HOW KIND IS THE NEXT GENERATION?
WHO ARE THEY?
Born between 1995 – 2013 (Ages 3-18)
Grew up in post 9/11 and amid the 2007 economic recession
Most diverse and multicultural of any generation seen in the U.S.
Greater desire for equality in social aspects
Drive to help the world
According to Jean Twenge PhD., author of "iGen, Why Today's Super-Connected Kids are Growing Up Less Rebellious, More Tolerant, Less Happy ....", iGens are different in these respects:
Much more tolerant of others - different cultures, sexual orientations, races
More cautious, less risk taking
Less drinking and drug taking in high school
Less likely to go to church
More likely to think for themselves and not believe authority figures in church or government
Delaying having serious romantic relationships
Less teen pregnancy
Fewer run aways
Delaying driving, and fewer teen driving accidents
Less time spent in shopping malls
Less likely to go out to see a movie
More likely to use Instagram than Facebook
Whereas Millenials were raised to think they were special and that they could become anything they dreamed of, and then after graduating they found that Boomers had let millions of jobs slip out of the country, iGen'ers have seen this, and are far more cautious and less optimistic and maybe less naive.
On the potentially negative side, iGens are known for:
Less "in person" and "face to face" contact with others due to more time connecting via smart phones
Heavy use of gaming
Less reading of books, and newspapers
Grew up more supervised, more protected than prior generations
Less experience with teen jobs and earning money in high school
May stay up till 2 AM using smart phone and social media
Possibly more depressed than prior generations
Feels more lonely, and not needed
Possibly a higher suicide rate
A 17 Year Old's Perspective
We asked our intern at Summit Psychological Services to write a short commentary about kindness in high school. Here are her impressions:
The real experience of high school is not at all what it seems to be in the movies. Not everyone has perfect relationships, perfect grades, and students definitely do not break into song in the middle of the day. The real experience of high school is equipped with hardship, adversity, and, most certainly, hostility. So, in an environment that can become so toxic, a little kindness can go a long way.
As a junior in high school, I have experienced my fair share of hardships, whether they were academically related or personal. When these hardships arose, it was difficult to not let them consume me, and often, they had a lasting effect on my daily behavior and demeanor. I like to consider myself a cheerful and generally optimistic person, so I try my best to brush-off these worries and problems, but sometimes I let them get the better of me. At times like these, when all I seem to be experiencing are hardships and difficulties, every ounce of kindness I receive from a friend, or even a stranger, can make the difference in my attitude throughout the rest of the day.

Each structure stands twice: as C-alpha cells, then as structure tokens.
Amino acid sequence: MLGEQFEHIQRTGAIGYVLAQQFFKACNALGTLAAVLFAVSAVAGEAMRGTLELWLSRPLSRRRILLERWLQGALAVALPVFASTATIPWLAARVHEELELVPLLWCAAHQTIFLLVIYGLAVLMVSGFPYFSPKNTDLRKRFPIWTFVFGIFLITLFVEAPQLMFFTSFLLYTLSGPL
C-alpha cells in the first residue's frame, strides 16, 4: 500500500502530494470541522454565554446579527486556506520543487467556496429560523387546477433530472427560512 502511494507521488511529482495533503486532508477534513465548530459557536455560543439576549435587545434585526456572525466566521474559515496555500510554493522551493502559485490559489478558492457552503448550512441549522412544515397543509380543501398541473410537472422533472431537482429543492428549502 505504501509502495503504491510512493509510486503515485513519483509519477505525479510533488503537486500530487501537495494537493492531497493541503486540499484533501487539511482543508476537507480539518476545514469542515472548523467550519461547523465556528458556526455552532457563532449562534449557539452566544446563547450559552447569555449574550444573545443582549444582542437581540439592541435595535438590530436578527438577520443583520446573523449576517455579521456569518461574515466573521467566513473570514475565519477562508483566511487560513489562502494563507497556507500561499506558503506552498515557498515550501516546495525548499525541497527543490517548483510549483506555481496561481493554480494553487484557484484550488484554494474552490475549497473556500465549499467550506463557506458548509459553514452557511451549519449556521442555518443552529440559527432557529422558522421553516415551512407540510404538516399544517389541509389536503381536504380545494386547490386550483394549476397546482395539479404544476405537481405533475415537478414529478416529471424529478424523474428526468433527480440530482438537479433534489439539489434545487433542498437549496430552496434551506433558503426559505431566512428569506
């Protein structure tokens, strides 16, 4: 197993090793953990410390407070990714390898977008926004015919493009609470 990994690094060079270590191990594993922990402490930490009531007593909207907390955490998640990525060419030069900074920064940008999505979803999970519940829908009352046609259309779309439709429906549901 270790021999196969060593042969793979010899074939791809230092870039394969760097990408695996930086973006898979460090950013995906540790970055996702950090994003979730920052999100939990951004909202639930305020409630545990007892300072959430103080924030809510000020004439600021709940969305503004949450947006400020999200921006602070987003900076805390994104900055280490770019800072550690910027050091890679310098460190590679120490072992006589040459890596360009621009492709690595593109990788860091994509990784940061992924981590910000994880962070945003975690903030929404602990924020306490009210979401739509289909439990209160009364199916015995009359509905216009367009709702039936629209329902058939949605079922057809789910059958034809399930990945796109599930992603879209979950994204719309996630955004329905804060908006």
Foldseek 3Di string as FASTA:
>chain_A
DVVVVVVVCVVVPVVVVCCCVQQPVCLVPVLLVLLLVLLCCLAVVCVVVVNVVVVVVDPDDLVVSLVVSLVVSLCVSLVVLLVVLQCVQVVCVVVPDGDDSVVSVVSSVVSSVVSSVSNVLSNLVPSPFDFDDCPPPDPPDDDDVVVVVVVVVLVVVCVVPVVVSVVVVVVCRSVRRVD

February is “Random Acts of Kindness” month at Summit Psychological Services. To honor this month, we are encouraging the public to engage in random acts of kindness for strangers as well as loved ones. Some random acts of kindness include paying for someone’s meter in the parking lot, baking goods for friends, giving a stranger a compliment, or even letting someone cut in front of you in a line. These small, almost unnoticeable acts can make a huge difference in someone’s day. It is impossible to know what an individual is going through in their personal lives, so it is important to always be kind.
Unfortunately, this kindness is not always an option in high school. Teenagers can be rude, offensive, and hurtful to their peers and often, it is unavoidable. I have experienced this type of hostility first-hand, even while trying to stay away from these situations. At my high school, to help combat the negative tensions and hardships that come our way, my choir teacher has made a remarkable effort to encourage random acts of kindness. For each class, she leaves a small note box where anyone can anonymously write a note directed towards another student, or even a general statement, that offers compliments or words of encouragement for them. Being able to give and receive messages from the communal note box has been an enlightening experience because I have seen, and felt, the difference these kind words can make. Acts like these are steps in the right direction to achieving a more accepting and kind community.
Somehow, it seems that hostility and toxicity has become the “status quo” of many high schools, which is a terrifying reality. That is why, now more than ever, it is so important to be the change that spreads kindness and positivity to the community, despite any backlash that may result from it. Make the effort to brighten someone’s day, because you never know the difference it could make.